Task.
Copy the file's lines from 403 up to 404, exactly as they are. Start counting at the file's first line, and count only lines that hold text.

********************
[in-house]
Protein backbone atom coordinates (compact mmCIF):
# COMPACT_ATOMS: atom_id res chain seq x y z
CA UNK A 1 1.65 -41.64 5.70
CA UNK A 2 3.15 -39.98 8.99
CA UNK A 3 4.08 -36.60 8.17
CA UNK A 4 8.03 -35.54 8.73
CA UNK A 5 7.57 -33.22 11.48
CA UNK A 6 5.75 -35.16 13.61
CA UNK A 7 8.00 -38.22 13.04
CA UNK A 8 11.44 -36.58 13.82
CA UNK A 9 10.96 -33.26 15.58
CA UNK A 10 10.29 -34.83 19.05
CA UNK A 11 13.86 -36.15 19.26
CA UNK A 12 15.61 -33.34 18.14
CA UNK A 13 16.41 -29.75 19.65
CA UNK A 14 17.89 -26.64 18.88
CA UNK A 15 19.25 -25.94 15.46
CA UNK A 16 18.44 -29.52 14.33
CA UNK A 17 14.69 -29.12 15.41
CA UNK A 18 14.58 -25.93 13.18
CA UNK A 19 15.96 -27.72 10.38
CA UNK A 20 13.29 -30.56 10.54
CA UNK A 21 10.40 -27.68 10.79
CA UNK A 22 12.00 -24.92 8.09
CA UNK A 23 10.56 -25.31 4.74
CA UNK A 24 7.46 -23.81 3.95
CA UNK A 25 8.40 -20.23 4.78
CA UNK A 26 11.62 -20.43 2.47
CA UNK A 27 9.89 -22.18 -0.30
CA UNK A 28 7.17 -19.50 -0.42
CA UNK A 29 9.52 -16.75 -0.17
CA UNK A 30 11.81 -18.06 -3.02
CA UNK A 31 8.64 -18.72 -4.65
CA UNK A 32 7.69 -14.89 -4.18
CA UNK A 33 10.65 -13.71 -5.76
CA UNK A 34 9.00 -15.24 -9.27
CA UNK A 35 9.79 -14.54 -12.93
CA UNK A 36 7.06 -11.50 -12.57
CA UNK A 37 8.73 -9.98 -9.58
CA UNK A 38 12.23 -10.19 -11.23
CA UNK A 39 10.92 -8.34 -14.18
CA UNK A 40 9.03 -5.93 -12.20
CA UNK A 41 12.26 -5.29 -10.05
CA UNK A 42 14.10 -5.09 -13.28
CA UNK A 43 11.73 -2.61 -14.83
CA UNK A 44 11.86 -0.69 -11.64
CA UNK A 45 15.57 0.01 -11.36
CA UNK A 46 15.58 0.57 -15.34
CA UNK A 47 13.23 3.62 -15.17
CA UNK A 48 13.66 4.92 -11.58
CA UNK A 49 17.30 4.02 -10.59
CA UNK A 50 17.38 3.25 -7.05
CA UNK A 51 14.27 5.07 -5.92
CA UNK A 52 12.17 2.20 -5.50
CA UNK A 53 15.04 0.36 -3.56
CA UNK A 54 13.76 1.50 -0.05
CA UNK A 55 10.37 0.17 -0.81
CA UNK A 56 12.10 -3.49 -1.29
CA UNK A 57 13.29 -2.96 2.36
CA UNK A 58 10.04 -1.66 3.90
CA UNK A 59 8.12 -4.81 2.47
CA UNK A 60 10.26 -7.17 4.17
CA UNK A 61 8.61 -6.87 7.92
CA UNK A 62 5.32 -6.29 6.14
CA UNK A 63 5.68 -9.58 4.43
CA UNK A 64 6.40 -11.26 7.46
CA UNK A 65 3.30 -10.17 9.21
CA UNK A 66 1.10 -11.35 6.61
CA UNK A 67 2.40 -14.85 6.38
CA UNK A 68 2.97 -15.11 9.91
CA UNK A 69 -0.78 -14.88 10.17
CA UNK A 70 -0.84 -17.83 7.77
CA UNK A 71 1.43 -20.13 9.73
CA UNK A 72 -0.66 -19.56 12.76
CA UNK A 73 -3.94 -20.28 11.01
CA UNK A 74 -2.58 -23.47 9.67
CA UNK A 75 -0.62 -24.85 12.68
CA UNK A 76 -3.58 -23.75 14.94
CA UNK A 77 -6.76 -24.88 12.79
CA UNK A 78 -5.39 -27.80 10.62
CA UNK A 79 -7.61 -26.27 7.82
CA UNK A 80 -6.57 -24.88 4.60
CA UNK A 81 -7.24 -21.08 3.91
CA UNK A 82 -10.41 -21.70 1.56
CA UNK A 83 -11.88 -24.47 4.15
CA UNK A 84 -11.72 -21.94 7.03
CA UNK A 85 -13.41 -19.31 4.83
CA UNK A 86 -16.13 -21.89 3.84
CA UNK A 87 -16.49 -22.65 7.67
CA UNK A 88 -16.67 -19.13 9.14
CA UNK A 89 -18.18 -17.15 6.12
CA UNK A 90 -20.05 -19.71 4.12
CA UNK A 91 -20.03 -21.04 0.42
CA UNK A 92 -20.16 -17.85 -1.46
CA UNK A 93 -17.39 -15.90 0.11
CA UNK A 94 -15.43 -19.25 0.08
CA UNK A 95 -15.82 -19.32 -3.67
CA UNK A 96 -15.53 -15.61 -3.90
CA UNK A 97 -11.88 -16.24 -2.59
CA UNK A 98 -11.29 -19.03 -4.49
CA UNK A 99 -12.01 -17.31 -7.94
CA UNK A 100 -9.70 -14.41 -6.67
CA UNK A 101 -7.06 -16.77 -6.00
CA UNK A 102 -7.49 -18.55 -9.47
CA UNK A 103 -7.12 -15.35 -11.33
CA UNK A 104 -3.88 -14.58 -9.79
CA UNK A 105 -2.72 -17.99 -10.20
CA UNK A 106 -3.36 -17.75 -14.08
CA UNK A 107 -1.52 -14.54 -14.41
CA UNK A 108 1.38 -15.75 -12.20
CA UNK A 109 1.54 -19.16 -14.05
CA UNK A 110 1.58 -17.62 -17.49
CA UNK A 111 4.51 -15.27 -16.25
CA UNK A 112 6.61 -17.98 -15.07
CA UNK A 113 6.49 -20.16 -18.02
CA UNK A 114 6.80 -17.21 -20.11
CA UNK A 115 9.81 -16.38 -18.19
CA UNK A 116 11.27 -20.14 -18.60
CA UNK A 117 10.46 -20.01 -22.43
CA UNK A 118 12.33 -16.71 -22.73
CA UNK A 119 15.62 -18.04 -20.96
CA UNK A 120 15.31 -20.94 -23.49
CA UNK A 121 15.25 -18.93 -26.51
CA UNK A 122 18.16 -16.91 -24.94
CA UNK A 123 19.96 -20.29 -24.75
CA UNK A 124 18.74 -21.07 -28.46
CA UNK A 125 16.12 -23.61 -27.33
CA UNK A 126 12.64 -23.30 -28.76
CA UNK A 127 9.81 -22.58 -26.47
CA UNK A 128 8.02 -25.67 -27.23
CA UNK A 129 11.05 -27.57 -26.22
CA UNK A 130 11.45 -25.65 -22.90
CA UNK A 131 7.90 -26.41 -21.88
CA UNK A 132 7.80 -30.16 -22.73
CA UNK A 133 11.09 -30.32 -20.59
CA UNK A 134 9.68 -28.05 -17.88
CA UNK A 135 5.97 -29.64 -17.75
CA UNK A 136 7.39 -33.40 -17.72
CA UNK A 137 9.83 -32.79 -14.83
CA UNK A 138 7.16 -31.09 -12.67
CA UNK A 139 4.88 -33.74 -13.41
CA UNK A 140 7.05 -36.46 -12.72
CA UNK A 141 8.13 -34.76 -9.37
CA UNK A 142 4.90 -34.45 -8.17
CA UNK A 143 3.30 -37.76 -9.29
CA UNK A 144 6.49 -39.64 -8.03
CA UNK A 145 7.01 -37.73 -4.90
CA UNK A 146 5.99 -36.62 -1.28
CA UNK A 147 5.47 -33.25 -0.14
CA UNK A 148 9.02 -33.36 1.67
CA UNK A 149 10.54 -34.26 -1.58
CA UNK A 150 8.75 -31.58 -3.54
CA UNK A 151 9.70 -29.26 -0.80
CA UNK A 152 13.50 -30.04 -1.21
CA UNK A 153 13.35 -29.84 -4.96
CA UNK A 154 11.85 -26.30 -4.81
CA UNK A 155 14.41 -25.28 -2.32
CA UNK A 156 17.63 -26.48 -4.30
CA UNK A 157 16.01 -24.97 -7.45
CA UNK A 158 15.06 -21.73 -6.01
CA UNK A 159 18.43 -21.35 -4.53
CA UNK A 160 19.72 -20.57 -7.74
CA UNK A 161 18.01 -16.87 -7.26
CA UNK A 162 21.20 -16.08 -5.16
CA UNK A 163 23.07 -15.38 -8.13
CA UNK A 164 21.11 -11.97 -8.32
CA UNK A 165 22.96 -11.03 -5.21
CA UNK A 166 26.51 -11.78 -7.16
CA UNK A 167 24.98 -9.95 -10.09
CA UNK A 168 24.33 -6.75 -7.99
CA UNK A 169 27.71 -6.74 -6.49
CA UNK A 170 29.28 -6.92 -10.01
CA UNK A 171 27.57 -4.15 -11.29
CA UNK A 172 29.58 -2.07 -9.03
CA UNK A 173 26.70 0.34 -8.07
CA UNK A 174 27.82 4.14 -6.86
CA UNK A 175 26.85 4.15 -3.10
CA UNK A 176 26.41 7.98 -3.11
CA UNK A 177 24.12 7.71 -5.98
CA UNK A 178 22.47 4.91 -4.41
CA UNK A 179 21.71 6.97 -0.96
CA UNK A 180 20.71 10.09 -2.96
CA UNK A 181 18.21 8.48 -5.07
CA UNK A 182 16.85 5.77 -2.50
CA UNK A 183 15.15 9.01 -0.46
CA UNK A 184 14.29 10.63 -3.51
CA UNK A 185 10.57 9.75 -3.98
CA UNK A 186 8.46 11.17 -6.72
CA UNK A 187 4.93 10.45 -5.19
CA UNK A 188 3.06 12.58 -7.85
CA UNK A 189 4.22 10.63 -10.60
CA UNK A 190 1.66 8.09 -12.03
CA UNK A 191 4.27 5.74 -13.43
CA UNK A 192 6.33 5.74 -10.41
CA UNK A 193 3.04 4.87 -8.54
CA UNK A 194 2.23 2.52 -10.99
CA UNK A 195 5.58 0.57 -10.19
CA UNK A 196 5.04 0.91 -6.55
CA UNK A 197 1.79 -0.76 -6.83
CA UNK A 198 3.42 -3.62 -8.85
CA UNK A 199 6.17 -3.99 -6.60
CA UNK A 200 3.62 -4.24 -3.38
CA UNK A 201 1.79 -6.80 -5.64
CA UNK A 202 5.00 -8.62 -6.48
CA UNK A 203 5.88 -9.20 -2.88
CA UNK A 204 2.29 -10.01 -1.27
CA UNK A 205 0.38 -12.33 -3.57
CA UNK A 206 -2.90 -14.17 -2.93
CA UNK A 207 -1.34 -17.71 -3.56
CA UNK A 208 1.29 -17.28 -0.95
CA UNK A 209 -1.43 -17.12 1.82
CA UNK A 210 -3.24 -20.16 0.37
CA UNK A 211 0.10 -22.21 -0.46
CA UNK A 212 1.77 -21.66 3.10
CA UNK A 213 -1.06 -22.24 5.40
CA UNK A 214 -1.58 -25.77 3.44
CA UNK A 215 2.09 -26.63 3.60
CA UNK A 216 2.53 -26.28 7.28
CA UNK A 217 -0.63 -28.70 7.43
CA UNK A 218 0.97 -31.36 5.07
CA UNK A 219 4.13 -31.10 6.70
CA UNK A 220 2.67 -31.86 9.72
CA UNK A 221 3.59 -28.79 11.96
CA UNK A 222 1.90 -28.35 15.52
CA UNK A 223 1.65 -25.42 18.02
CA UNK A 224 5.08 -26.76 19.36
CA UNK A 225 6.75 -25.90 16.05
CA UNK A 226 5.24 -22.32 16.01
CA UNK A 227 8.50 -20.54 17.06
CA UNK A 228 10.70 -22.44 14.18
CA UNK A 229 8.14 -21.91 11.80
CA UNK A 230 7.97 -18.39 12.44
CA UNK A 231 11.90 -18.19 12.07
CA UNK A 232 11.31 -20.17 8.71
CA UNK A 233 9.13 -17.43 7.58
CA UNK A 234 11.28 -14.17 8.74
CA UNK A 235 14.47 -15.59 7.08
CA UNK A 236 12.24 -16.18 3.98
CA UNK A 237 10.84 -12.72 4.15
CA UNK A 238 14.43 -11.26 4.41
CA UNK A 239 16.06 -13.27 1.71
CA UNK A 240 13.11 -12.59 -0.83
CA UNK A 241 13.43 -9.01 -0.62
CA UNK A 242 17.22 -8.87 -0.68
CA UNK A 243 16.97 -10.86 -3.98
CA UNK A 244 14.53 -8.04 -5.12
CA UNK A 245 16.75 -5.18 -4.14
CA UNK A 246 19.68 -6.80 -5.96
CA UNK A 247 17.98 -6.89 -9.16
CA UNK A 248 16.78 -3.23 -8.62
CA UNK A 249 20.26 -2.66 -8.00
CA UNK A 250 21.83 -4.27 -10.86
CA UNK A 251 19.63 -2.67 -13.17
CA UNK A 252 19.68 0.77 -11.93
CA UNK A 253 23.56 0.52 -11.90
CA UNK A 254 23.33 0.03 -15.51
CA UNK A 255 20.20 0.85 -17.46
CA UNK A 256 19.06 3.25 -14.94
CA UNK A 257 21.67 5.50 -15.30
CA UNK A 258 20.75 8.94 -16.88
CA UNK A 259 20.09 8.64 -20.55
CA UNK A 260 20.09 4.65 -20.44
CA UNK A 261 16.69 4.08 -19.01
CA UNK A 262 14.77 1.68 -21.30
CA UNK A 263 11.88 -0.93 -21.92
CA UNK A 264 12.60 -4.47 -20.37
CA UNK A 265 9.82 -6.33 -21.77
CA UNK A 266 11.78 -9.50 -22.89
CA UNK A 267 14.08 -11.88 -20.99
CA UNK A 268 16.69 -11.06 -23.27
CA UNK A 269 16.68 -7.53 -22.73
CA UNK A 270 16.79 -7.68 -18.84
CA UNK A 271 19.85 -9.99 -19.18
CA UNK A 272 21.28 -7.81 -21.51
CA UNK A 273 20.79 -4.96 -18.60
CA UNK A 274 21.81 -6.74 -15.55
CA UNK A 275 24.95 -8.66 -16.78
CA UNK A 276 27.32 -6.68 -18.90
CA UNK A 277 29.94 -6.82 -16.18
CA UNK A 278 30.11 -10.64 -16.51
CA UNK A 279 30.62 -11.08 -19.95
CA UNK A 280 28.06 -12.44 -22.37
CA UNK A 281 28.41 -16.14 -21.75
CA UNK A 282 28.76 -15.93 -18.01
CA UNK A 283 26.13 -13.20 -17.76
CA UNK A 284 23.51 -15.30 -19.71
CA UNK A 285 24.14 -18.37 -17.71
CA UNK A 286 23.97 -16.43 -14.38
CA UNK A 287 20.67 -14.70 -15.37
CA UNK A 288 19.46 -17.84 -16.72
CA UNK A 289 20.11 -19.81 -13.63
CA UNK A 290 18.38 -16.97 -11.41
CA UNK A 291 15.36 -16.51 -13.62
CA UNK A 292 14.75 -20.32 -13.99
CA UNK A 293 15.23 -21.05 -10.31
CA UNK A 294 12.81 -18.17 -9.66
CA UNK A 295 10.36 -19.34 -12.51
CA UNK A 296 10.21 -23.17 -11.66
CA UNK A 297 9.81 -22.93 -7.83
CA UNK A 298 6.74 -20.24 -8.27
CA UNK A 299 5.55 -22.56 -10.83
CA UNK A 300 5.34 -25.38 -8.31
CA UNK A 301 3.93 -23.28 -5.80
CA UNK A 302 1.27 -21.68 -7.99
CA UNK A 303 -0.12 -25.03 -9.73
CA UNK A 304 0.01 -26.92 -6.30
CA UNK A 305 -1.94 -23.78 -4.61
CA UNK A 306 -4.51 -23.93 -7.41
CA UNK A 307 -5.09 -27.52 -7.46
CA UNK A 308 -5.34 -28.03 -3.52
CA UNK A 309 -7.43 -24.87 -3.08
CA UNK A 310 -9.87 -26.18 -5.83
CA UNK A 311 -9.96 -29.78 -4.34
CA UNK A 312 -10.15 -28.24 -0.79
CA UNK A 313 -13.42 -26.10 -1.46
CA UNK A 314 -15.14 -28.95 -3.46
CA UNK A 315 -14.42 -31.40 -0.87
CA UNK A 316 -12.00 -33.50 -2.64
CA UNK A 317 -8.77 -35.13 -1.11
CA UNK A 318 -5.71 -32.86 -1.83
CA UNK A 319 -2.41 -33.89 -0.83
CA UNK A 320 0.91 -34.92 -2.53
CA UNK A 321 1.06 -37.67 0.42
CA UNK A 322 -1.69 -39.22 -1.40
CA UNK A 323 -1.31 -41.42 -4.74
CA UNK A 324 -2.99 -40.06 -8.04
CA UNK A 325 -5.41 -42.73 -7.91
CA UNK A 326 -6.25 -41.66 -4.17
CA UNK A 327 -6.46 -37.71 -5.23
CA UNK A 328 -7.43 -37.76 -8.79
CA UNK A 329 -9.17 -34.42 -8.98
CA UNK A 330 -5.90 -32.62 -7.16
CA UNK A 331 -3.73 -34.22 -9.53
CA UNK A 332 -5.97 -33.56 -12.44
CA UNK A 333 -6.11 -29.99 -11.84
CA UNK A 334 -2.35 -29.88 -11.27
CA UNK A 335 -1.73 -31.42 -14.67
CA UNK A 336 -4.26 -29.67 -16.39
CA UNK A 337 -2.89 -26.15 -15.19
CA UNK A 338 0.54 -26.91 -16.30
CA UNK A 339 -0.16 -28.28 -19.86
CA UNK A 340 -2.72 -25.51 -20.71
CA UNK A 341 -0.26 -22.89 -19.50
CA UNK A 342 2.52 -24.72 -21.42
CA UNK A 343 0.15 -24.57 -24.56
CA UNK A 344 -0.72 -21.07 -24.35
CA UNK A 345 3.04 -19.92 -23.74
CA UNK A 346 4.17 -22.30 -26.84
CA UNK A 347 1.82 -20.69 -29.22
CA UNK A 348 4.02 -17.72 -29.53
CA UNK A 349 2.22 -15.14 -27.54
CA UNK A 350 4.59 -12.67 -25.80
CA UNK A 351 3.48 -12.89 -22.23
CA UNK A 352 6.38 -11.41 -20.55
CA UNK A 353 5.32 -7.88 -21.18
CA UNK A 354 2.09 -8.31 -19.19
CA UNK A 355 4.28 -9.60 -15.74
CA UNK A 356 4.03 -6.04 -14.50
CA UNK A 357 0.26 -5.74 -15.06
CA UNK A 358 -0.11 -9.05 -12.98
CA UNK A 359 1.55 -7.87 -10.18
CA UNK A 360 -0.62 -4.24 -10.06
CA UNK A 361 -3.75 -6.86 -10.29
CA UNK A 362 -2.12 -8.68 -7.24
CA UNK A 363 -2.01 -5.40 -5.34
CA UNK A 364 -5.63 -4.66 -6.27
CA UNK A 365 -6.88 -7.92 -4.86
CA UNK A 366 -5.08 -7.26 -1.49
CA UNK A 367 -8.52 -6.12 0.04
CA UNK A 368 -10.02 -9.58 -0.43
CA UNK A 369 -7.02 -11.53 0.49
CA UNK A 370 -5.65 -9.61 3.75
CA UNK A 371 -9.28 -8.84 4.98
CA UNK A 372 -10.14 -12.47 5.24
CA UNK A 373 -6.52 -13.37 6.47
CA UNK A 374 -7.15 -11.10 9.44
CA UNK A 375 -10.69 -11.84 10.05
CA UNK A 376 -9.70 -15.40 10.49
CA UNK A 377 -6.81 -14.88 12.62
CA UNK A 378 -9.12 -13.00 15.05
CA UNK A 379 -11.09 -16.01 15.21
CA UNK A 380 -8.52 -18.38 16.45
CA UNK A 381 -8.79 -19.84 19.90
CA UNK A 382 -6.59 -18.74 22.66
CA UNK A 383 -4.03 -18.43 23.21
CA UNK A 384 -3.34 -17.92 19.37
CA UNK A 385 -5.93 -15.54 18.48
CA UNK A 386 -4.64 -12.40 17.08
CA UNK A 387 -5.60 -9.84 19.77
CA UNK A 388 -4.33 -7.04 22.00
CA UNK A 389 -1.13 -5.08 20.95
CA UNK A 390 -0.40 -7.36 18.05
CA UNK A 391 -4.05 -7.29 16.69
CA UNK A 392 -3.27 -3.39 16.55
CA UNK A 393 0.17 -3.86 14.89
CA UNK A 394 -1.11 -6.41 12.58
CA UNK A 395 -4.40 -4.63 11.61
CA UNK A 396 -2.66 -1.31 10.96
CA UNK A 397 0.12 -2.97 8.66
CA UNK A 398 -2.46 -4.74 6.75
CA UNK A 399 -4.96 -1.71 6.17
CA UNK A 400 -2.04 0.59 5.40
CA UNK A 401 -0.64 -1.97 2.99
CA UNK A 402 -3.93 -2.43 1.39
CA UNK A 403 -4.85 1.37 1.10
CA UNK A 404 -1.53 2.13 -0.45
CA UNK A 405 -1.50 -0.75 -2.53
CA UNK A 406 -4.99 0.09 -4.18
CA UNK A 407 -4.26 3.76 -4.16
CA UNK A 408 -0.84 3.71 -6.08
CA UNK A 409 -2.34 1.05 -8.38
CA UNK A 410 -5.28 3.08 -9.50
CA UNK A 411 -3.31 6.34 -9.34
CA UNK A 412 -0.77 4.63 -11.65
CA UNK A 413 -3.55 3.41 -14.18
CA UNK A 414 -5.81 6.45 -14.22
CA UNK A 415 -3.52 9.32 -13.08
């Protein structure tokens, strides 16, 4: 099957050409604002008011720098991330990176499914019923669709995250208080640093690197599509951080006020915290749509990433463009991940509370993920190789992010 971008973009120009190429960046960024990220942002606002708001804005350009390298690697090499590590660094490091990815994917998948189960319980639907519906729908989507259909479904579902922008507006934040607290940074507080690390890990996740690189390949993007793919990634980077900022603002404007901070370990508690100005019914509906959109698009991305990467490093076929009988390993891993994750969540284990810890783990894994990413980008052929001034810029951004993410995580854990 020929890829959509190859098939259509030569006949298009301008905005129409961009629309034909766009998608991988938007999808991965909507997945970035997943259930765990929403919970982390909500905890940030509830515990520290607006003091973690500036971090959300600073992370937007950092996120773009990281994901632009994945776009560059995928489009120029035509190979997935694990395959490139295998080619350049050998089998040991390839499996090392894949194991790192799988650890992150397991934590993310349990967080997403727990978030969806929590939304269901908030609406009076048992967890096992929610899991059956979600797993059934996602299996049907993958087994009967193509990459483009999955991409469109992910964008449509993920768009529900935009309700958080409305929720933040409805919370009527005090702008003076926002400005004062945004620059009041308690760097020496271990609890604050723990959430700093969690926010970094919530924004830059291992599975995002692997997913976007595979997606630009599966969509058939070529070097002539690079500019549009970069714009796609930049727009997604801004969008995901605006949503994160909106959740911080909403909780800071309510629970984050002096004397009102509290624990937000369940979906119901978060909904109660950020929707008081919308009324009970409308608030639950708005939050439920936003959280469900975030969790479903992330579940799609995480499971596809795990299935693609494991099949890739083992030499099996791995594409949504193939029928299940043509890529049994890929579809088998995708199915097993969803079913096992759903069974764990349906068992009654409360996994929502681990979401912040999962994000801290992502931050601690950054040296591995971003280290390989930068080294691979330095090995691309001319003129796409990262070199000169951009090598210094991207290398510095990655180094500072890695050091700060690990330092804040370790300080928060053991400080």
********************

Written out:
CA UNK A 400 -2.04 0.59 5.40
CA UNK A 401 -0.64 -1.97 2.99